By Izzy Lewy January 23, 2012 began the Year of the Dragon for the many cultures that follow the lunar calendar. Tét is the Vietnamese Lunar New Year and is also the most important holiday in the Vietnamese culture. Tét is a lot alike the Lunar New Year in other Asian countries is known to
By Izzy Lewy
January 23, 2012 began the Year of the Dragon for the many cultures that follow the lunar calendar. Tét is the Vietnamese Lunar New Year and is also the most important holiday in the Vietnamese culture. Tét is a lot alike the Lunar New Year in other Asian countries is known to be celebrated for the arrival of the spring and can run up to 3-7 days of celebration in late January to early February.
This year Asian Community and Cultural Center invited everyone to the Tét celebration at the Sheldon Art Museum, located at the UN-L campus at 12th and R street. The celebration started at 5 p.m. on Friday, January 27, 2012 and was free to all.
There were samples of amazing traditional Vietnamese Tét food and Mr. Dau Nguyen as a speaker. There were also performances by Linh Quang Temple Lion Dancers, Karen youth singers, a Chinese dance, and a Vietnamese vocalist. For the young kids, craft tables and activities were set up for them. At approximately 6:30 they played a movie called The Journey of Vaan Nguvenat. According to The Asian Community and Cultural Center Staff, “this film tells the story of a Vietnamese girl living in Israel who decides to go home and visit Vietnam.”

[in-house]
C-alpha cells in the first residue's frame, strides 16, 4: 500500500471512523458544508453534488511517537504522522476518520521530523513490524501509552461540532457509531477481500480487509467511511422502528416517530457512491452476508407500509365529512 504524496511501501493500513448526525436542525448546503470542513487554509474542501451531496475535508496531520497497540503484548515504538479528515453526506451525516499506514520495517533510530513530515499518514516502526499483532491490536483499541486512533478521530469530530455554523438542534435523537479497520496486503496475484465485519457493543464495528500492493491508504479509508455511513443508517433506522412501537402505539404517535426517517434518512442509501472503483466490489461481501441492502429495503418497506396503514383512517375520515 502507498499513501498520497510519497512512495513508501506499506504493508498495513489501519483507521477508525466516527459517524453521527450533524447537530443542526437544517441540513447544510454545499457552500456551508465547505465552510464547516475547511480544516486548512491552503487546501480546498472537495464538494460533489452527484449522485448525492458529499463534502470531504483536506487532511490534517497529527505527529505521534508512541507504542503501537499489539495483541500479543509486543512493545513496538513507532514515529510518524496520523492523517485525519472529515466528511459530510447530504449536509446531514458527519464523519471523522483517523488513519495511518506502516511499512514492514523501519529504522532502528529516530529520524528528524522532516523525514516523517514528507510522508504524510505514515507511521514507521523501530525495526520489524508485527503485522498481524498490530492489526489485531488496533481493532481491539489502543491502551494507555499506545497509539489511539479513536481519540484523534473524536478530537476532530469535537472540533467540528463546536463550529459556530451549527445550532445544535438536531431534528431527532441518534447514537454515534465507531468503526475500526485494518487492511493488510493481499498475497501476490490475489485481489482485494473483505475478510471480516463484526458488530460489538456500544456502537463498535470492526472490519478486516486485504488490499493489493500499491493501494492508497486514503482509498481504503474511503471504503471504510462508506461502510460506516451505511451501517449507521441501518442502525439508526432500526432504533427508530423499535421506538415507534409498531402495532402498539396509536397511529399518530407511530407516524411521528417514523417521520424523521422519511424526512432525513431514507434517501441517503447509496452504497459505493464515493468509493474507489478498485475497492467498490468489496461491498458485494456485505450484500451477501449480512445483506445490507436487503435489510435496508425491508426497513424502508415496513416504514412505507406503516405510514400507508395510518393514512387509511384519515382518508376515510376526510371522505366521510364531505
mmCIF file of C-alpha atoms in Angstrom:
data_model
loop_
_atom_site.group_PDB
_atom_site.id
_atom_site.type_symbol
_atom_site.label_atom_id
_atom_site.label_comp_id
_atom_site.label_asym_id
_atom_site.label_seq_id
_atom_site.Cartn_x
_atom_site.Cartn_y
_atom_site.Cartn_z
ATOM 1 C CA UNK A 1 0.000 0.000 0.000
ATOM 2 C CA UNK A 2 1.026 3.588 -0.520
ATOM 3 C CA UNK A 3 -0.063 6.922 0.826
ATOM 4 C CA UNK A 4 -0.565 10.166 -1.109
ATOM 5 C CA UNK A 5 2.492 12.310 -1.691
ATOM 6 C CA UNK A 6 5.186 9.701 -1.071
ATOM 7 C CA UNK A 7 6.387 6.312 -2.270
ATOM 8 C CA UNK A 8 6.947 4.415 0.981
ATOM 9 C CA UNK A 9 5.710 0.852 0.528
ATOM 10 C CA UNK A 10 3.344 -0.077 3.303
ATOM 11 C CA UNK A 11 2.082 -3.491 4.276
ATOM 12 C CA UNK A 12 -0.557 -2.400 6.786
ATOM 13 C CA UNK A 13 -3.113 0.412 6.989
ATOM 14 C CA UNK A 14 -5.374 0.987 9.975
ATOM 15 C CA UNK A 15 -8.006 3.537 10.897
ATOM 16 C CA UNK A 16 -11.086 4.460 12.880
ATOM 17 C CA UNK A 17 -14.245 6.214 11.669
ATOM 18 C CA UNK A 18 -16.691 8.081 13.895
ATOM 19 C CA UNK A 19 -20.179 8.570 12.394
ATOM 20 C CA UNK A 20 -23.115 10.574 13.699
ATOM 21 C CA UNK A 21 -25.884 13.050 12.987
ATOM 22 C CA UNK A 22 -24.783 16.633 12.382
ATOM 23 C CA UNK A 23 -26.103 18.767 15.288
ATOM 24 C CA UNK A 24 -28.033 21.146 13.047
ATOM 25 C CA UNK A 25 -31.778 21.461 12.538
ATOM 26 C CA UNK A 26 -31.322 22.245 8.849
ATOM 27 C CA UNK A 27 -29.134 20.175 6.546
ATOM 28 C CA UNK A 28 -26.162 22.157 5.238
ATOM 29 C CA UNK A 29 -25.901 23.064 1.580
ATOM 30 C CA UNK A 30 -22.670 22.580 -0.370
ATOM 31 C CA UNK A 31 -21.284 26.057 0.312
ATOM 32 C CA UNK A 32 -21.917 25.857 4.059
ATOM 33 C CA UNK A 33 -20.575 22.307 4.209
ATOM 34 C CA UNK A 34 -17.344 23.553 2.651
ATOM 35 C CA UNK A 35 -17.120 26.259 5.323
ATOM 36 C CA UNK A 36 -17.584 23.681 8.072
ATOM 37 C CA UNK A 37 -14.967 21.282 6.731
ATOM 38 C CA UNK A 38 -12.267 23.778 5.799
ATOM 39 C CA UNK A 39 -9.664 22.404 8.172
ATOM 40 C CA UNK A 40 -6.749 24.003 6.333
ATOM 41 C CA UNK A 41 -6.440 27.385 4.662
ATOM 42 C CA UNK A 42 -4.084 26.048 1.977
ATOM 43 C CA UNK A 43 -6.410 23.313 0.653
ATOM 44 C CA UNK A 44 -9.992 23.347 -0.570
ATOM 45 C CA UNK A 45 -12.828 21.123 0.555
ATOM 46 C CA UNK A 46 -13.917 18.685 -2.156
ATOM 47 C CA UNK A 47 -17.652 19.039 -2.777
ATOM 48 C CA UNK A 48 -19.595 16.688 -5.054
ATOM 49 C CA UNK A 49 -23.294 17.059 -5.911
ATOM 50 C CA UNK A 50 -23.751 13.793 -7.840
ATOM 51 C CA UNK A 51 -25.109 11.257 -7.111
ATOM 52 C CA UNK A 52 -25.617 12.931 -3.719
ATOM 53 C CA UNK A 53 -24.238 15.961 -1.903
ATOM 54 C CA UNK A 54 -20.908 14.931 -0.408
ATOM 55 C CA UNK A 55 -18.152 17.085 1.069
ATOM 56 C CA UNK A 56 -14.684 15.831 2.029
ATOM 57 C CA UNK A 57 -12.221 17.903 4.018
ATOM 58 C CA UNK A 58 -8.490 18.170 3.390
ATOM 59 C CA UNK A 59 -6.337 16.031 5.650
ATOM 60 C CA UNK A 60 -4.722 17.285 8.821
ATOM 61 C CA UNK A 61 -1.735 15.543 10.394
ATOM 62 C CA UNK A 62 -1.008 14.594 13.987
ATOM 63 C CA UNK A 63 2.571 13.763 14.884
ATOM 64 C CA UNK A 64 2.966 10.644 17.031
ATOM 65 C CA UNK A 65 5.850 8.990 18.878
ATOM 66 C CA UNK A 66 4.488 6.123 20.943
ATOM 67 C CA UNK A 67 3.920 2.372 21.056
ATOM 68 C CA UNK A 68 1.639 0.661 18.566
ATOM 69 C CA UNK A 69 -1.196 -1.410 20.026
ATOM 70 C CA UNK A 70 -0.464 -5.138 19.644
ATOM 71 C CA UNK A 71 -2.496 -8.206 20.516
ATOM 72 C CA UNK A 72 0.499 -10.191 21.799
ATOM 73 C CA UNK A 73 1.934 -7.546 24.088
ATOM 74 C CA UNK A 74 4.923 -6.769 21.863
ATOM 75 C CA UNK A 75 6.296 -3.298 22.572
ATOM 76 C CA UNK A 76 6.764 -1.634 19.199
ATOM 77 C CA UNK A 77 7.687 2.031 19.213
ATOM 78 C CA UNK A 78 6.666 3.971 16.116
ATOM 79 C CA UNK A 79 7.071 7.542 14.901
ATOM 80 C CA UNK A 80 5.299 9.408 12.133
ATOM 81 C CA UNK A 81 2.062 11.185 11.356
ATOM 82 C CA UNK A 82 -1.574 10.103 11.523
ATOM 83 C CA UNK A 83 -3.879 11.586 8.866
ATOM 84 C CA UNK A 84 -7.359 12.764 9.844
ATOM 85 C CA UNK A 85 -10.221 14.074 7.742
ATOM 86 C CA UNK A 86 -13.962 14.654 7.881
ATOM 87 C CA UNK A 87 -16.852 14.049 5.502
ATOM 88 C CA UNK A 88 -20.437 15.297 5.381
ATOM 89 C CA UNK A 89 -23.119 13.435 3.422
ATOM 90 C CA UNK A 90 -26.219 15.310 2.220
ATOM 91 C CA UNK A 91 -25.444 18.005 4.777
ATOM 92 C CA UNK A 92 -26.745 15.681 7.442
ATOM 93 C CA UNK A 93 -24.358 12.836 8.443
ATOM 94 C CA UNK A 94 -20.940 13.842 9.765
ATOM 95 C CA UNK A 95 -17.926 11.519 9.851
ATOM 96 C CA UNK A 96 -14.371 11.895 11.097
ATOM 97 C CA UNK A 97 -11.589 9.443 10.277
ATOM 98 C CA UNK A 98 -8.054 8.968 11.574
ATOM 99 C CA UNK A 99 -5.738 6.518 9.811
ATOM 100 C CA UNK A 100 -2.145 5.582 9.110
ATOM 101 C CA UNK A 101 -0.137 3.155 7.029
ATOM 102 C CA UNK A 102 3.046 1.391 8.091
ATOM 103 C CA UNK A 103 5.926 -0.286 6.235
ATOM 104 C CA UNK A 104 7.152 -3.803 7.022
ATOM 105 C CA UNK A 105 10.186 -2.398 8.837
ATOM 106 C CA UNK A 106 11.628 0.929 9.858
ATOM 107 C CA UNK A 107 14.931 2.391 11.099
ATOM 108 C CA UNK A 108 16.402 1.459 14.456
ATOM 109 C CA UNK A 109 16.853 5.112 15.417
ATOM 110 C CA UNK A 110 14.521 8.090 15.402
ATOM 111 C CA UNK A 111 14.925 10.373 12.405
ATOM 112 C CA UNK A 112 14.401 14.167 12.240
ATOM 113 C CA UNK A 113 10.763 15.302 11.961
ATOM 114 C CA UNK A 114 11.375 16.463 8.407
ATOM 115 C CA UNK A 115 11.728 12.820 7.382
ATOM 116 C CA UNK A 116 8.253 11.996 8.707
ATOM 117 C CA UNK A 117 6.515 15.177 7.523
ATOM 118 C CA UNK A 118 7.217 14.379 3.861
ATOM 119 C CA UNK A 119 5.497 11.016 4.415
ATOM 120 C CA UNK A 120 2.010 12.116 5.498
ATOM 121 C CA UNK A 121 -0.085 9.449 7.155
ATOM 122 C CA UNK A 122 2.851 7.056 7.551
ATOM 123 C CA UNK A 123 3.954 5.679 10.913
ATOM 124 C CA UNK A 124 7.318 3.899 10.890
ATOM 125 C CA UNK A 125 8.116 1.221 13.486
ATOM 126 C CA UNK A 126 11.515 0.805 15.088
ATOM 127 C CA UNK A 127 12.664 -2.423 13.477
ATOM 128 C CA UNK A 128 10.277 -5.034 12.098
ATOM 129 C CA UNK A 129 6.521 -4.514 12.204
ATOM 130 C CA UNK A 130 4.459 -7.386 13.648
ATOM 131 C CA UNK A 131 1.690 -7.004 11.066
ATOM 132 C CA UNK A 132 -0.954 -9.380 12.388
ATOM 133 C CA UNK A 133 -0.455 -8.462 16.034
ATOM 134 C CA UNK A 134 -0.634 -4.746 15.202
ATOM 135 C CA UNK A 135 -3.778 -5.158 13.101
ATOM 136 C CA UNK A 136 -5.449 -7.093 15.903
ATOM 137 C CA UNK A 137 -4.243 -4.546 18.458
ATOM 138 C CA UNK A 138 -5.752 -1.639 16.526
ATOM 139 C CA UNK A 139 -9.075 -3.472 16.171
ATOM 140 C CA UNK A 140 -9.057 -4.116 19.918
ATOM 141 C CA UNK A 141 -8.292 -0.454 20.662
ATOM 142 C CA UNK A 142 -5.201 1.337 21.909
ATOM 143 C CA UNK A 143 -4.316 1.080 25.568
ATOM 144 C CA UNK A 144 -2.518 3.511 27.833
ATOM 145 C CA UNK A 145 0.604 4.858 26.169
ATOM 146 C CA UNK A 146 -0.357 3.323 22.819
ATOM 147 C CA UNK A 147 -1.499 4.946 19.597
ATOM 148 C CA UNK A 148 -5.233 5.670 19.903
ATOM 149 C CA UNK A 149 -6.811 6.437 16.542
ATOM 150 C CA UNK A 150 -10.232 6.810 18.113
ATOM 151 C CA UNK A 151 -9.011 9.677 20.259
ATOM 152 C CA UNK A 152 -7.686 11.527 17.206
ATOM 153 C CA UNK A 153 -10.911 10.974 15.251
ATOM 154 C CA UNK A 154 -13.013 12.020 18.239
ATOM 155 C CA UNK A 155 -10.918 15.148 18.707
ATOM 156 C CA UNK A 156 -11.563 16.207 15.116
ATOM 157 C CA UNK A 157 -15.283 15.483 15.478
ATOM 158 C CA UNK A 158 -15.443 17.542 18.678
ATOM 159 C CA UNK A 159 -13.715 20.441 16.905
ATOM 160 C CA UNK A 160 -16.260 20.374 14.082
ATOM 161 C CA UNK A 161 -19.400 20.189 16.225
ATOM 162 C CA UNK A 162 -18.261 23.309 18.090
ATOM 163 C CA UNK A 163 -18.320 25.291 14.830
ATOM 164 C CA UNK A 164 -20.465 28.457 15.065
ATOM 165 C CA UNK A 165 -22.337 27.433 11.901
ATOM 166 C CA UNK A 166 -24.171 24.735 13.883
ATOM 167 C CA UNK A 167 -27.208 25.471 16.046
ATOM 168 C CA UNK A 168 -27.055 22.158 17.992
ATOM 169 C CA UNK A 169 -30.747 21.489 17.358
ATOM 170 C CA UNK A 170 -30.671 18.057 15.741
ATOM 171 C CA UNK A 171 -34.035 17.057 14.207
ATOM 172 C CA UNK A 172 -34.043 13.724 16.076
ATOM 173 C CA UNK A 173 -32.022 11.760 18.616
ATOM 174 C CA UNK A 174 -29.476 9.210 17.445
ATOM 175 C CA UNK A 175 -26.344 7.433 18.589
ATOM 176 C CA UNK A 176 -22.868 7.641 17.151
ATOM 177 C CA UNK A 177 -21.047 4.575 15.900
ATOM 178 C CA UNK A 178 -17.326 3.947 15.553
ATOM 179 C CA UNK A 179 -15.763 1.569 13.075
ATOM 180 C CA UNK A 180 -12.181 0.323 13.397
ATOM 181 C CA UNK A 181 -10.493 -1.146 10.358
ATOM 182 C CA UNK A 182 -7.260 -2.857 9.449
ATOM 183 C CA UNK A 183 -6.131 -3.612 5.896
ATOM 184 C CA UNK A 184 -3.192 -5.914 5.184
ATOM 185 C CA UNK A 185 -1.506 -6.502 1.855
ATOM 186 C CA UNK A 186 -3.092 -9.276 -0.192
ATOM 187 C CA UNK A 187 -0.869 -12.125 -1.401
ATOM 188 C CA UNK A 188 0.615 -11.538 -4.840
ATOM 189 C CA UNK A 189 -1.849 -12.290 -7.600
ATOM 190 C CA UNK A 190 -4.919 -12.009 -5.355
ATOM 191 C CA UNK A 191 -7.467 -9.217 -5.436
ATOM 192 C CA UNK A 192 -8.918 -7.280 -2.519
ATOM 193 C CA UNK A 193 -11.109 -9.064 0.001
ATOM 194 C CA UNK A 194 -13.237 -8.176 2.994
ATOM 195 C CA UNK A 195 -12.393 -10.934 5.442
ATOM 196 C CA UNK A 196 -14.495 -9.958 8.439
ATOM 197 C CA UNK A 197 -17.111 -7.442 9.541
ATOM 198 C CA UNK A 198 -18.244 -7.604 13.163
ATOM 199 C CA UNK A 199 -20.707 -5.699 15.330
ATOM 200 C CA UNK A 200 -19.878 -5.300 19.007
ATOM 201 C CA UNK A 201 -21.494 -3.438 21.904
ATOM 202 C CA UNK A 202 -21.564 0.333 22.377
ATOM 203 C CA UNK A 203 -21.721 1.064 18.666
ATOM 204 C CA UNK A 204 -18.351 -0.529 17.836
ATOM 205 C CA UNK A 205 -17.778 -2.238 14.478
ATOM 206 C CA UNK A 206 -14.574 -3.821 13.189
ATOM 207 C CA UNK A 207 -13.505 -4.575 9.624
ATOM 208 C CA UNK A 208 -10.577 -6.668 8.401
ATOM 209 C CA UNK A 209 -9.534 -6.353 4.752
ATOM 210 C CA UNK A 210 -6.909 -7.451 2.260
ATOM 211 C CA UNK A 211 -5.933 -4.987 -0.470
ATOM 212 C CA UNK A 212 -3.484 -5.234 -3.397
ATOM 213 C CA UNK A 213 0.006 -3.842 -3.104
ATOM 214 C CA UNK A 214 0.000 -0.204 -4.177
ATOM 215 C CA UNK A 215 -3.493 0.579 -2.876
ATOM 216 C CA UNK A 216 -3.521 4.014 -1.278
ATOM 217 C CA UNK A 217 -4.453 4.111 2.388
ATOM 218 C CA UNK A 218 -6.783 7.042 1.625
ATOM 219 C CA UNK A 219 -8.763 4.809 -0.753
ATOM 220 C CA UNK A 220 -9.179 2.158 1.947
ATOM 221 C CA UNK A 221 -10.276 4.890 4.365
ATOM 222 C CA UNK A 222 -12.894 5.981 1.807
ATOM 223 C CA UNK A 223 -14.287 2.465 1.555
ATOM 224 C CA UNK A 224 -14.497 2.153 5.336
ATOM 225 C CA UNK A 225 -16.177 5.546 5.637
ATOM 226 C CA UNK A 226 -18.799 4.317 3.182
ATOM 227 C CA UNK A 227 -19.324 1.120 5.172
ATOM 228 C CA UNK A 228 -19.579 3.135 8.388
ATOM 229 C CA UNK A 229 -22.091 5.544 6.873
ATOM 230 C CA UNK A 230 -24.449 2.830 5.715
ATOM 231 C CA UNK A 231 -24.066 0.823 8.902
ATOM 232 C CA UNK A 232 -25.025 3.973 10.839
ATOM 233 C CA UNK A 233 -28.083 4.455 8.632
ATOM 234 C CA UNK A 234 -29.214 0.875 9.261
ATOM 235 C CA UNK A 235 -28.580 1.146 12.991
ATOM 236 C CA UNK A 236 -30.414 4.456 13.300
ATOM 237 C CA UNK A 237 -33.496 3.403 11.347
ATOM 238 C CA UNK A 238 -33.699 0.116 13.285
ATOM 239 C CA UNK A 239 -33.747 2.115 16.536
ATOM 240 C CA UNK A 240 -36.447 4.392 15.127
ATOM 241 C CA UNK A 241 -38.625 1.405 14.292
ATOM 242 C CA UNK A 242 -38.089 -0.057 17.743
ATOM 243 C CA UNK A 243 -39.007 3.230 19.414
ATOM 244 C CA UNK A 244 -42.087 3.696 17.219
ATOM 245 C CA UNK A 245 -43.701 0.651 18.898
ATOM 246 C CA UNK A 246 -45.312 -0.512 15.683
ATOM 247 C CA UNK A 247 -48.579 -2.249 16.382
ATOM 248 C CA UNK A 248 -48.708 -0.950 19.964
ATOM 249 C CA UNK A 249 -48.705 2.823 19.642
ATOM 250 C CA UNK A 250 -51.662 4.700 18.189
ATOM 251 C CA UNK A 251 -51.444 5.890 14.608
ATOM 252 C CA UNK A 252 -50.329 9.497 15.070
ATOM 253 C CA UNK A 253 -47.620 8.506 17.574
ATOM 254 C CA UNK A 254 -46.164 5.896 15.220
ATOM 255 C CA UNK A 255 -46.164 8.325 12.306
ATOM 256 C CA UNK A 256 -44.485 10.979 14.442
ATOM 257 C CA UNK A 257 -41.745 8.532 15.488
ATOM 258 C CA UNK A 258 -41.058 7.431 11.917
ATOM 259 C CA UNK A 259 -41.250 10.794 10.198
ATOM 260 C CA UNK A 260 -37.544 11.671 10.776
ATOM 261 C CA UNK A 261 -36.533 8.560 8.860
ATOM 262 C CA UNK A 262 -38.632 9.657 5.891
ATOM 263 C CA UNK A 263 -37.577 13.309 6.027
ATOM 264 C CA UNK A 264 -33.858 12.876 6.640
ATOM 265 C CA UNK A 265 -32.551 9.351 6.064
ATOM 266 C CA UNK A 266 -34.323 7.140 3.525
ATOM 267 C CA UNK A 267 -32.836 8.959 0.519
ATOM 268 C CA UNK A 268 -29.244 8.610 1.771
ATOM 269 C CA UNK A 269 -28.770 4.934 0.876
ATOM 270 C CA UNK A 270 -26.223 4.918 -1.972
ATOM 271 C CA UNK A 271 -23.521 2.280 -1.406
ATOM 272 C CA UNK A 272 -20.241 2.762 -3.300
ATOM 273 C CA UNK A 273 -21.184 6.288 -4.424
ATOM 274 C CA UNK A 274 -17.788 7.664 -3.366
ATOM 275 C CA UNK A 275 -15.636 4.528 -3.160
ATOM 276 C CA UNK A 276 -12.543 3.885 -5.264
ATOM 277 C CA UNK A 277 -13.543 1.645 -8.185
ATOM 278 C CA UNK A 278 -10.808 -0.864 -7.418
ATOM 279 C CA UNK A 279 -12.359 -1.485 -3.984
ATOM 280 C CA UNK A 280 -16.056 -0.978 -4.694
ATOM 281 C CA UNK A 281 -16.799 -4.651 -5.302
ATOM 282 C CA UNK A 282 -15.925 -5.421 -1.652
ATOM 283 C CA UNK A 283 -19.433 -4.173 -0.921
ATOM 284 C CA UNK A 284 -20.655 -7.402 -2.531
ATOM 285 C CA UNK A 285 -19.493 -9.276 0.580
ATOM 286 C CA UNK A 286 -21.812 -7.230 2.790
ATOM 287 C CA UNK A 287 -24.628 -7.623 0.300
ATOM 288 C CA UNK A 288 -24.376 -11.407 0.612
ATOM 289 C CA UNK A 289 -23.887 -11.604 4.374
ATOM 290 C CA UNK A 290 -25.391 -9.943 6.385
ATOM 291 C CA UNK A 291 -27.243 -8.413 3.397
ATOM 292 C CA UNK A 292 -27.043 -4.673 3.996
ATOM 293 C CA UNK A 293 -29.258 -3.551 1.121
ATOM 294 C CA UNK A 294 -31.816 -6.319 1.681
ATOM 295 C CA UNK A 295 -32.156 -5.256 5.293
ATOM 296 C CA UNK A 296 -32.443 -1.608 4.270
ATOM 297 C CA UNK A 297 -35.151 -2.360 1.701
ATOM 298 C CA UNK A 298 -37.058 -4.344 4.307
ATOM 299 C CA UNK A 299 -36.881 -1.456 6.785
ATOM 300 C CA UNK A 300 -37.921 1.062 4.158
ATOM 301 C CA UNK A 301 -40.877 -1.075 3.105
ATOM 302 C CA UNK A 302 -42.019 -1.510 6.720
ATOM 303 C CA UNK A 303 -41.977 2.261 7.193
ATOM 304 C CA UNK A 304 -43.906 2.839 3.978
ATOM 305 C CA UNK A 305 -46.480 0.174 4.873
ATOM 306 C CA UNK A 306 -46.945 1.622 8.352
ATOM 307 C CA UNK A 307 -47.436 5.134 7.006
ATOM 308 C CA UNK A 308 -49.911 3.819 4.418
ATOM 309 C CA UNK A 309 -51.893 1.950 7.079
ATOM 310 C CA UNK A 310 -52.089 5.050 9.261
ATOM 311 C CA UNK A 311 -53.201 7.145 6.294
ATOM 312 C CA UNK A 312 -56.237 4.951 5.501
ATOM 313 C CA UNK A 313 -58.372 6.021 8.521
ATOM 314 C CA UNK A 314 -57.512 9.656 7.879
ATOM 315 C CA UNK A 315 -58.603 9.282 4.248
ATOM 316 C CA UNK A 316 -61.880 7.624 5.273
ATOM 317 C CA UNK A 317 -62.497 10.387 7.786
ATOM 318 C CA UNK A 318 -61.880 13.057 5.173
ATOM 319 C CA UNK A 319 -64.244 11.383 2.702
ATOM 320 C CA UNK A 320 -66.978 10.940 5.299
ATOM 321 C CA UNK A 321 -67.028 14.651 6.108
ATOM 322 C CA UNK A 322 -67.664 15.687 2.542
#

The President of the Vietnamese Community of Lincoln, Mr. Dau Nguyen, had a speech that day for everyone to hear. It explained the different dances and celebrations in comparison to the American way of celebrating our own. It also showed a lot of cultural facts for those who did not know, including why they had the dancing and singing. People were amazed by the cultural events and the food. The audience awed and faces lit up when the Lion Dance began as they watched the Linh Quang Temple Lion Dancers perform. Children filled the seats at the tables with crafts for the majority of the night.
The Asian Community and Cultural Center has a bit of their own history as well. They were founded in 1994 and have been supported by donations and grants throughout the years. According to their website, they have been an “independent non-profit, 501(c)(3), organization since 1998.”
The Asian Center wishes us all a, “Happy New Year! Chúc mừng năm mới!”